First off, what the hell is Web 2.0? For many, Web 2.0 is about the syndication and collaboration. It is also about a migration to the web as a platform for application development. That meant migrating all of the data trapped on everyone’s desktops to the web, allowing your pictures to be shared with friends quickly and easily, or your documents to be saved in the cloud so that you and a bunch of friends could collaborate from the 5 or more different places you are during the day. In my opinion the best part about Web 2.0 was the stunning interfaces it presented. The developers realized they could create all the same eye candy as a desktop application on the web. Most significantly, Web 2.0 is about accessibility and scalability. It is about giving quick and easy access of software to as many people as possible, and on every platform that they may have, be it their computer, mobile device or braille screen. Oh yea, I said all people so that means physically handicapped people must enjoy the same beautiful experience in accessing their data through software as every man with two eyes, ears, and a pair of hands.

Web 2.0 Cloud. CC Markus Angermeier

Web 2.0 Cloud. CC Markus Angermeier

So, how have we done? This is a really tough question to answer, but I am gonna go with a “we’re workin’ on it.” I consider myself a power-user and I would not say I have want I think to be true accessibility to my information. So what exactly do I mean when I say truly accessible data? I mean data that is where you want it, when you want it. This goes further as I take it to include something tailored to me on my particular device. That means that if I want news while I am eating my breakfast, I better get news that includes topics that I like to read or watch on whatever the nearest suitable display is.

What is keeping us from having the news along with our friend’s latest updates (categorized by who you like more of course) next to my bowl of cereal? If you were eating breakfast on a Microsoft Surface, sure we could get you some interesting news over to the side of your bowl of cereal. Problem is that I really cannot afford a Surface of my own (damn economy). Right now, I get my news via my iPhone or my MacBook Pro and a bunch of RSS streams ripped apart by Google Reader. Sure it works, but it is not tailored to me. Sometimes my Facebook does a better job of keeping me in touch with the world. The next generation of web applications will do a better job sorting through this data overload I get from not just my Facebook and Twitter, but all of the RSS feeds that I read.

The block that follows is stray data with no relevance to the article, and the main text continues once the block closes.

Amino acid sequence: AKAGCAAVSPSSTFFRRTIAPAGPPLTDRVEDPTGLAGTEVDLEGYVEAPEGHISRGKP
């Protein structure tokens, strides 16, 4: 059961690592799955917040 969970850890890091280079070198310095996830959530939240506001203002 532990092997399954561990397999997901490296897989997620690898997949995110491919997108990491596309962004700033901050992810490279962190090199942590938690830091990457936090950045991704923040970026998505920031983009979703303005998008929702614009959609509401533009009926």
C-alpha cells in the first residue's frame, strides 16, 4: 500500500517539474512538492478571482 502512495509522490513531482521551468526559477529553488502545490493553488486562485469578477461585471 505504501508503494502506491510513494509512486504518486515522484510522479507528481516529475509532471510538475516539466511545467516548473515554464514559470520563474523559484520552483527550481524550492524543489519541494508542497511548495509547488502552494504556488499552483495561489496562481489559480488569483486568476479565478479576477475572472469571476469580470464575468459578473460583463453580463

Fever. Now that is a company with a real Web 2.0 model. A one time fee gets your access to a set of code that allows you to harness the computing power you have to show you the hottest things on the web. The updates and actual installation of the software makes it a little less than ideal for the average Joe, but it remains to be a good example of a next generation web application. I think the next generation will be brining our computers processing powers to the web to enhance our personal experience. I wonder if the Google Chrome OS will actually do just that. Take any multi-player first person shooter game (like Call of Duty) as an example and you will see that each user renders their own experience based on a map of data that is shared through the web. The scary thing is that some of us are sick and scared of the web as a platform for our data. The privacy issues terrify people. I still find it shocking that all our medical records are on paper still. I still wonder how many diseases we could cure with proper sharing of medical information, maybe thats where the cure to cancer is hidden, in the data.

So what really is the next step for the web? Before the web takes another step forward, it is going to need to get the harnesses on its data. People need to always know what parts of their data are visible in the cloud. They really want to know what sensitive data is where, and who has access to a copy of it. The data they want to see should be delivered to them, tailored to fit the needs they are able to express to the machine. The next web is a beautiful looking web taylored to your needs, and it is coming with accessible design and development.

1 Comment to “Is this the end of Web 2.0?”

  1. Matt Ward says:

    Adding a kinda techy comment to something everyone should read, but do you think HTML 5 will get users to upgrade their browsers? If you make websites, do you support IE6? How do you design for a beautiful web?

    (I also had to write this as a test comment while working on recreating this blog and website, what do you think of the new place?)

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